A catch-all study by a British Egyptologist of the most famous boy king of the 18th Dynasty.
The search for the probable “truth” behind King Tutankhamen’s short reign (1336–1327 BCE) continues in this engaging reconstruction of his tomb discovery, family and life. Fluent in her subject, Tyldesley (Myths and Legends of Ancient Egypt, 2011, etc.) gives her own spin to the story in order to get beyond the sensational nonsense. She first looks at Howard Carter’s remarkable pinpointing of the tomb named KV 62 in the Valley of the Kings. The 18th Dynasty kings had broken with the earlier tradition of building enormous pyramids in the deserts of northern Egypt and chose instead the remote west-bank valley, clustered around the temple of the ascendant deity of the time, Amen. Bankrolled by George Herbert, aka Lord Carnarvon, Carter discovered in 1922 a tomb improbably crammed with royal objects inscribed with the names of the various 18th Dynasty kings and queens, as well as intact seals of the residing king, Tutankhamen, and his untouched burial chamber. The tomb had apparently been protected and hidden from sight by a flood shortly after burial, then forgotten; moreover, evidence suggested that Tut’s successor, Ay, inheriting the throne as an elderly man, had swapped Tut’s original, large tomb for the one intended for him. Deceptions and lies abound, not only in Carter’s discovery (removal and rearrangement of objects), but in the ensuing autopsies (a missing penis, two mysterious female fetuses). The handling of the artifacts strikes us now as shockingly casual, while the supposed curse of the mummy is merely silly.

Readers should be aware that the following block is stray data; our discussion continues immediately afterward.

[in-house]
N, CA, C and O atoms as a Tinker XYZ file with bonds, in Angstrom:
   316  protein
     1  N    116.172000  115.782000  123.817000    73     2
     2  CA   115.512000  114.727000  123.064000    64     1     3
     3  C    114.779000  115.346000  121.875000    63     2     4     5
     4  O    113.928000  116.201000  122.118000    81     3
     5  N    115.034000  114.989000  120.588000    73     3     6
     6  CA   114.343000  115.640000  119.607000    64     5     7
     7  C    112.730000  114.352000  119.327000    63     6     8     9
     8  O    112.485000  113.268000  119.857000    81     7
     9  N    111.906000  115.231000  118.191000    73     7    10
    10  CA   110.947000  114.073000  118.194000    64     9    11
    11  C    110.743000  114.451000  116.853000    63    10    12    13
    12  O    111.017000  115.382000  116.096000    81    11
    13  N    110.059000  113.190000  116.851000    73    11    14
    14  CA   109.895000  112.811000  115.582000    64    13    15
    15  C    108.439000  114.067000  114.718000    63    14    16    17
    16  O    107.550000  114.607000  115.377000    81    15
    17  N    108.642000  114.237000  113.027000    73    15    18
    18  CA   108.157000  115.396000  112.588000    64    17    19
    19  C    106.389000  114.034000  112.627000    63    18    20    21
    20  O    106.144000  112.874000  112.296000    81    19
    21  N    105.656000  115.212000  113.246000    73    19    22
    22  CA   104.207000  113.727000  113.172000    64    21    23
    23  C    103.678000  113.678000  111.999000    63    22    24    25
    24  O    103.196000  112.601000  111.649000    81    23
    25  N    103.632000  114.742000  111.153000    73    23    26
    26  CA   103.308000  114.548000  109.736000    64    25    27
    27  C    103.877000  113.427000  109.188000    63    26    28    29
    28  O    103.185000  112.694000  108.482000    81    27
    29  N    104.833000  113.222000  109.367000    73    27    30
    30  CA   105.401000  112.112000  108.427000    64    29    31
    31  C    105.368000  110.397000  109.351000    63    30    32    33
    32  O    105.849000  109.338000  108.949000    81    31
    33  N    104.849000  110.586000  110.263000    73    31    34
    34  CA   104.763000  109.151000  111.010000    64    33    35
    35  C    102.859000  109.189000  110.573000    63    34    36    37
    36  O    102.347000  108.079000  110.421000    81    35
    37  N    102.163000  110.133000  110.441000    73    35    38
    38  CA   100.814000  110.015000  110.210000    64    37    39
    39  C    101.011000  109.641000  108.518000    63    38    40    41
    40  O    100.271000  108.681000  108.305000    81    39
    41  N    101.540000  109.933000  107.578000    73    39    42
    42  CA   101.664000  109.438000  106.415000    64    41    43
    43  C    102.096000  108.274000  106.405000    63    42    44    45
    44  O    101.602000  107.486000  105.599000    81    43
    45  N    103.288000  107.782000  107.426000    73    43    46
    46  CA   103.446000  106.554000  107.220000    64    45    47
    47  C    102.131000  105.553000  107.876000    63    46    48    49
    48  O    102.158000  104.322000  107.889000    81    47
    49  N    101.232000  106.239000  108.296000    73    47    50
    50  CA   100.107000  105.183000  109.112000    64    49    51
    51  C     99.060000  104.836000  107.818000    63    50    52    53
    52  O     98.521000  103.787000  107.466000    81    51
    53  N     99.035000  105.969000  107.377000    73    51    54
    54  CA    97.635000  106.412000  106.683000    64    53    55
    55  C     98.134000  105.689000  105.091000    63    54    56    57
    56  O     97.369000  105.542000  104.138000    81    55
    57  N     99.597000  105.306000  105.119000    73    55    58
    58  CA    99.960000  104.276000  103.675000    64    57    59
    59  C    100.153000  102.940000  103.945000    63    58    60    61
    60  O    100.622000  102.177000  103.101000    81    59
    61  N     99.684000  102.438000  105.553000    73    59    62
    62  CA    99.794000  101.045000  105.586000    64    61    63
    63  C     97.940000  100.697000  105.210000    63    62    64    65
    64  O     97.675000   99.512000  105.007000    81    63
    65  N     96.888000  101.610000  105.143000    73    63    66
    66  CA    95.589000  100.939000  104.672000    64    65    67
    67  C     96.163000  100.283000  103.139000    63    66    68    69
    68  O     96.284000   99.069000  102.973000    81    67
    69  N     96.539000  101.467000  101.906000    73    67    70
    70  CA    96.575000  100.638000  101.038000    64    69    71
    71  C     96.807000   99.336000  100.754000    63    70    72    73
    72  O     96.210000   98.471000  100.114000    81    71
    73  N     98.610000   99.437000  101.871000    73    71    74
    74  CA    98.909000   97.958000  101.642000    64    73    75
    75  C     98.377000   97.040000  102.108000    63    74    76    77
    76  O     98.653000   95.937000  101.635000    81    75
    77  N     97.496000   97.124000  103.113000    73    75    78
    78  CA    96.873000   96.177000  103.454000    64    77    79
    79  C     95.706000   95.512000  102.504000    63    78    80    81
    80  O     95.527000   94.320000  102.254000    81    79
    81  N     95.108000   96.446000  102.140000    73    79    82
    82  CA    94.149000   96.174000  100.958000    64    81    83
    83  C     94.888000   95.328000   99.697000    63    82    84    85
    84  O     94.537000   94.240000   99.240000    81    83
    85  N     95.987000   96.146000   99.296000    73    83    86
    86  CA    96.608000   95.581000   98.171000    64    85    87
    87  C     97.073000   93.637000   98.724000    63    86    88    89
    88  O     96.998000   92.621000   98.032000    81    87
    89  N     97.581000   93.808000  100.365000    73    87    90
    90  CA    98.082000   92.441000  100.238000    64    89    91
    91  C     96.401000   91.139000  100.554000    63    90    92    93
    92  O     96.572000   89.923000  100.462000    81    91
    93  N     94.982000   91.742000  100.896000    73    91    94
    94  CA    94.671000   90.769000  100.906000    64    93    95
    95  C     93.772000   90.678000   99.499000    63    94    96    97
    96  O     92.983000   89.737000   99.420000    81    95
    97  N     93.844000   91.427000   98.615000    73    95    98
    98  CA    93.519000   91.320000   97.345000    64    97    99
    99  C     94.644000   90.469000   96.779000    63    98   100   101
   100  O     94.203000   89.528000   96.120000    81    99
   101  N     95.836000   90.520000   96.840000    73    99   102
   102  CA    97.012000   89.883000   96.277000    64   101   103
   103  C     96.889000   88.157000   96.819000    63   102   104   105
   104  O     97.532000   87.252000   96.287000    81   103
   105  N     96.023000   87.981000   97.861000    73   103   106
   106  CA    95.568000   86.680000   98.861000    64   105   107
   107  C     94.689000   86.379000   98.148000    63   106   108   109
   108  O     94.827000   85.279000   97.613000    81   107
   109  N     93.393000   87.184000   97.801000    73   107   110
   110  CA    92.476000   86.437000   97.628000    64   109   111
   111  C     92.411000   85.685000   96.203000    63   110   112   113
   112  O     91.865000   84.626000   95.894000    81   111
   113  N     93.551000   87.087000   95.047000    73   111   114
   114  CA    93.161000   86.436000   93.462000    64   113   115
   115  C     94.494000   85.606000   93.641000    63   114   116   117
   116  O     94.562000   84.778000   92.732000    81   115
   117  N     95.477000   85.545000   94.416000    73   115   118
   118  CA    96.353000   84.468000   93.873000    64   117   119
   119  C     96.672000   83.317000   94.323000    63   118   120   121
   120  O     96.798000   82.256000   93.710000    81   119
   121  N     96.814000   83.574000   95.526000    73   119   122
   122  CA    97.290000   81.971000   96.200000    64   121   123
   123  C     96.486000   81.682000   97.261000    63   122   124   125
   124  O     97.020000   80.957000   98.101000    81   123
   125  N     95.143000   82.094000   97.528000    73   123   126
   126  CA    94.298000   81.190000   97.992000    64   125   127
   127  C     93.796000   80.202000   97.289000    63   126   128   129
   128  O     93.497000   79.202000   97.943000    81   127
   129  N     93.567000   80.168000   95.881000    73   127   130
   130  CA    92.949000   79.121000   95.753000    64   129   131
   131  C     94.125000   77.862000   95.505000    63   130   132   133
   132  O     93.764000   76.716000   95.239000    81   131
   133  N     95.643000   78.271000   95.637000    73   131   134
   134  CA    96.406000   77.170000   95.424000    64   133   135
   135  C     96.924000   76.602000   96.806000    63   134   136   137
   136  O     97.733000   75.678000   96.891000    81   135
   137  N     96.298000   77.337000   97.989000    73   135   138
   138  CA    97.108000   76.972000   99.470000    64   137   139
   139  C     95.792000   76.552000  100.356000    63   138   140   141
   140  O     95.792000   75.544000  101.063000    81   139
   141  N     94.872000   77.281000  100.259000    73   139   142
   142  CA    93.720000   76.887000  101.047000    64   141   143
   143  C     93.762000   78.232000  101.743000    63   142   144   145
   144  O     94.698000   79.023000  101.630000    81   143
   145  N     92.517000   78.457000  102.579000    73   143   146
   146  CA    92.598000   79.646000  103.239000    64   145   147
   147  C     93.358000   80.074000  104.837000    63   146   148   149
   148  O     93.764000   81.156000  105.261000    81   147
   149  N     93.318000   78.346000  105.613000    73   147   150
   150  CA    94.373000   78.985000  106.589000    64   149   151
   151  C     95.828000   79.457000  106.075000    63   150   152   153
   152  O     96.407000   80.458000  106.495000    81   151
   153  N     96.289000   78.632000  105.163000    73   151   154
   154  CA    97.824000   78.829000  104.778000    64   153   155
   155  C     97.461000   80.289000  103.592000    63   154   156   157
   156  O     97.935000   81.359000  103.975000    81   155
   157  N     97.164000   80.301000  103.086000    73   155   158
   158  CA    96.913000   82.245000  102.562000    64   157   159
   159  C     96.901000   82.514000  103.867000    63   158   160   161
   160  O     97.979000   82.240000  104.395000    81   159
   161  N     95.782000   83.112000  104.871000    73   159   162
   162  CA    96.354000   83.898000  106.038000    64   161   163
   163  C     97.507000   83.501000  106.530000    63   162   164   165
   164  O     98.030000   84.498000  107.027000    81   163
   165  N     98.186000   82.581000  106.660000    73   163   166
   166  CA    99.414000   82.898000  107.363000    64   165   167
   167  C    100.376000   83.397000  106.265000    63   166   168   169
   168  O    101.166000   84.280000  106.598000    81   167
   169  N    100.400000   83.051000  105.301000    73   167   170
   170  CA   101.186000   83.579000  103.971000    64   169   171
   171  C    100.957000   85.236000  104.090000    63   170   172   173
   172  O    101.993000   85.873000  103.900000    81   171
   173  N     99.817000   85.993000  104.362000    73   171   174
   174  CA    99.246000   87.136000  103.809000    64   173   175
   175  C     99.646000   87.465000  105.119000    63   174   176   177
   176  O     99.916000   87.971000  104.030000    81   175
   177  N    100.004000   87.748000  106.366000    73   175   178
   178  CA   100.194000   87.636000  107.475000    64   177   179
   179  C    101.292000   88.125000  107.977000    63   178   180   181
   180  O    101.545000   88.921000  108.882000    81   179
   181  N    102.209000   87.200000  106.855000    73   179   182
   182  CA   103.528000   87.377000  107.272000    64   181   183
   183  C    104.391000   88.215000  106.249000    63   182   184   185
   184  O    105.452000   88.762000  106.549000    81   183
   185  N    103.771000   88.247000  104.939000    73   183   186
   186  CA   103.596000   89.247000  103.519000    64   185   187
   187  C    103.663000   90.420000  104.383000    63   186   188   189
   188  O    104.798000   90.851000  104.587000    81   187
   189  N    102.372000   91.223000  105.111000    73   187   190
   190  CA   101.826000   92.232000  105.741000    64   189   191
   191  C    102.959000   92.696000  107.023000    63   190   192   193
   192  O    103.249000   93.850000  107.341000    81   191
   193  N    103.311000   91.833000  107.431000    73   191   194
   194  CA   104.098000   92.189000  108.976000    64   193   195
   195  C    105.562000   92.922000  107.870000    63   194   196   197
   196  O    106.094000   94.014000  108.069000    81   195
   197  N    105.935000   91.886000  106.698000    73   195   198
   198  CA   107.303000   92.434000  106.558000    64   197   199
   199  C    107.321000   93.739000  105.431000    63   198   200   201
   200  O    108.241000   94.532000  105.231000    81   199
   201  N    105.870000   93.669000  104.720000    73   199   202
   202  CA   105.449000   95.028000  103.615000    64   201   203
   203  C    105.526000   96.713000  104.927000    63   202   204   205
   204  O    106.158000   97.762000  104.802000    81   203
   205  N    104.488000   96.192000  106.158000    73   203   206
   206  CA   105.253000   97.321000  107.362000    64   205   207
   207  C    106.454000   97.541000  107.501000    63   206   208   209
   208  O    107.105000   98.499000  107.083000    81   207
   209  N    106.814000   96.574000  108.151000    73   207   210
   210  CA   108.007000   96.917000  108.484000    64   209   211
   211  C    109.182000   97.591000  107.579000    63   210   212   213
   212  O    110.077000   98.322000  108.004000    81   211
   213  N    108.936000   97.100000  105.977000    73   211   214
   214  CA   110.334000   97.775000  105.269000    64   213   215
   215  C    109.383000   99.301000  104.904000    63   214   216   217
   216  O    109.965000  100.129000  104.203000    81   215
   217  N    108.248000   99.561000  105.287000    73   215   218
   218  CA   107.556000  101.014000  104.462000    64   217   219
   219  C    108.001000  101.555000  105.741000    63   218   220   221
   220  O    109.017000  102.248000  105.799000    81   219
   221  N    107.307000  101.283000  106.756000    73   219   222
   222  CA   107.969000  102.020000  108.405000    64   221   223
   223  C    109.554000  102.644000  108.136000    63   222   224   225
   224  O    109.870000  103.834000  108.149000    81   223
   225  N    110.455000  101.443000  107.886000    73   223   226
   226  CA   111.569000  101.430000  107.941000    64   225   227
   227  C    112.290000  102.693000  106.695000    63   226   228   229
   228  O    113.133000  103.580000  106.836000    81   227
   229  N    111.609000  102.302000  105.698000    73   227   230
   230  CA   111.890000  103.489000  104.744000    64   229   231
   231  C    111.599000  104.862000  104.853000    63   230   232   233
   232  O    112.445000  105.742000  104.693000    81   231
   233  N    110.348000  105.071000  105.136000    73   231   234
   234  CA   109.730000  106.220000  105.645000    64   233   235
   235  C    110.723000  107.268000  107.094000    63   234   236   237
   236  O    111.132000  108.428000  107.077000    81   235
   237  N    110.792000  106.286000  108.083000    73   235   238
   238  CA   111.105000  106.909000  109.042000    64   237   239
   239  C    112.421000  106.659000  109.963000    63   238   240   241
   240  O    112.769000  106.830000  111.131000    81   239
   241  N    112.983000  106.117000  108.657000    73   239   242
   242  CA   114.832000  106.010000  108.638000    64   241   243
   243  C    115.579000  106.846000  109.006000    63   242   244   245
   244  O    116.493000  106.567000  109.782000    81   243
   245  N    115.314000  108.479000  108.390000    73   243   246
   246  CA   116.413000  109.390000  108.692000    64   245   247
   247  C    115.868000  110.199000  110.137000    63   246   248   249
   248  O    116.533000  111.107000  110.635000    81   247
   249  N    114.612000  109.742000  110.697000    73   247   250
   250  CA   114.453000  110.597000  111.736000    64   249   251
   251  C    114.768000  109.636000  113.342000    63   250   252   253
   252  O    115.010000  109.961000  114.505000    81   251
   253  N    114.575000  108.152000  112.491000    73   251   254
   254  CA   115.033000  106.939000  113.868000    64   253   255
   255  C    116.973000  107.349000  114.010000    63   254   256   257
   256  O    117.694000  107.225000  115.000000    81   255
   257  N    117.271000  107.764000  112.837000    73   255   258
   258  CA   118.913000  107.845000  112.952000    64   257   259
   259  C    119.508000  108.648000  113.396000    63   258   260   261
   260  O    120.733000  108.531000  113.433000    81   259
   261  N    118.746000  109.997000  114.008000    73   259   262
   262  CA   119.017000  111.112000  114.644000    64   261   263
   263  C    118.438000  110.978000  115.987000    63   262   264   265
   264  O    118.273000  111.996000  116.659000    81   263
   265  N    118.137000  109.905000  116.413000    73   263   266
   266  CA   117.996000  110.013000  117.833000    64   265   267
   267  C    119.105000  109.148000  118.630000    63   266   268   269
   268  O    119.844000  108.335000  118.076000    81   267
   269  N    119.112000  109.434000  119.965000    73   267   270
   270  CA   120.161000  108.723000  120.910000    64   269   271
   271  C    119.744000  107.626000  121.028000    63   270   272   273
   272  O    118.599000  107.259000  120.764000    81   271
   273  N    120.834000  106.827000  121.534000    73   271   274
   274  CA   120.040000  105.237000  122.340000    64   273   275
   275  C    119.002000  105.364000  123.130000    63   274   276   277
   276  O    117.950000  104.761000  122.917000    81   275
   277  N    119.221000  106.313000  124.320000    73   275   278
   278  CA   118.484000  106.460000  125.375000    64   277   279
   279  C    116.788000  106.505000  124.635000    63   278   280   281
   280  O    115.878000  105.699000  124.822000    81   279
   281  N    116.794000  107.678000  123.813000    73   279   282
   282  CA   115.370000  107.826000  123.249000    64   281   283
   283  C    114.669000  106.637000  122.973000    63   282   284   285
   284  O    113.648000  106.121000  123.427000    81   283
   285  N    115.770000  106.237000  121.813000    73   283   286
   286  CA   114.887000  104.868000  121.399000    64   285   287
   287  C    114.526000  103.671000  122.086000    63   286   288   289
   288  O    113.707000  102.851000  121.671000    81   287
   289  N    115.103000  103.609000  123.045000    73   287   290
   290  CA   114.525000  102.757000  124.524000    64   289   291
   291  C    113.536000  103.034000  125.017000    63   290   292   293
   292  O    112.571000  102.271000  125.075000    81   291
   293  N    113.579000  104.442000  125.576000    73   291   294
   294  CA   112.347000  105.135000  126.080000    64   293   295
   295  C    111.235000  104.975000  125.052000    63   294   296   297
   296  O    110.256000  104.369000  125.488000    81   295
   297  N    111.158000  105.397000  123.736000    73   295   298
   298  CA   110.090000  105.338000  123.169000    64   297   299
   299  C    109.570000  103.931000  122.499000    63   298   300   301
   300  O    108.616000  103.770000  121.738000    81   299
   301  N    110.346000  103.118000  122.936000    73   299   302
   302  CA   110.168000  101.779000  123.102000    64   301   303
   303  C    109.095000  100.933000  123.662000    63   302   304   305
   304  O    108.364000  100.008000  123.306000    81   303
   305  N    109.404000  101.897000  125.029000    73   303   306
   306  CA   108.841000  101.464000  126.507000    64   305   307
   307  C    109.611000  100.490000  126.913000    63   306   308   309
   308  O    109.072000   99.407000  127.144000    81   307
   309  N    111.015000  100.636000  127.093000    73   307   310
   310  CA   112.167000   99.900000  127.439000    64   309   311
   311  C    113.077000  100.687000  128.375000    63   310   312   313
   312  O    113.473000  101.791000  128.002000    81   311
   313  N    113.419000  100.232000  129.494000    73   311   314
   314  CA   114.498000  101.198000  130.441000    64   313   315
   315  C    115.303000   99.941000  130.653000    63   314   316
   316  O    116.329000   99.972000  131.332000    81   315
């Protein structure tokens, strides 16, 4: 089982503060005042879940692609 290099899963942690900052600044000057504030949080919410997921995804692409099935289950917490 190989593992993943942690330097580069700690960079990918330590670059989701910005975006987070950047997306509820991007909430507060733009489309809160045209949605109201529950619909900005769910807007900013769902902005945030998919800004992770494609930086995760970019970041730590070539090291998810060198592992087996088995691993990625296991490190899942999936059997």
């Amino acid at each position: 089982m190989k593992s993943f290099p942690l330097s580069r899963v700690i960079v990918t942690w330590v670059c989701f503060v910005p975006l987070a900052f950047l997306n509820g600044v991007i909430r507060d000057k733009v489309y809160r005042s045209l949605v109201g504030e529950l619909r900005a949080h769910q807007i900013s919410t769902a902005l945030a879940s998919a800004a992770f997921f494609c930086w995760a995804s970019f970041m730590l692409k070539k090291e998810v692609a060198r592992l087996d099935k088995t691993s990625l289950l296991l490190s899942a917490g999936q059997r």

Tyldesley does an admirable detective job of reconstructing the boy king’s narrative. Proves that there is no end to the fascination, and speculation, around this subject.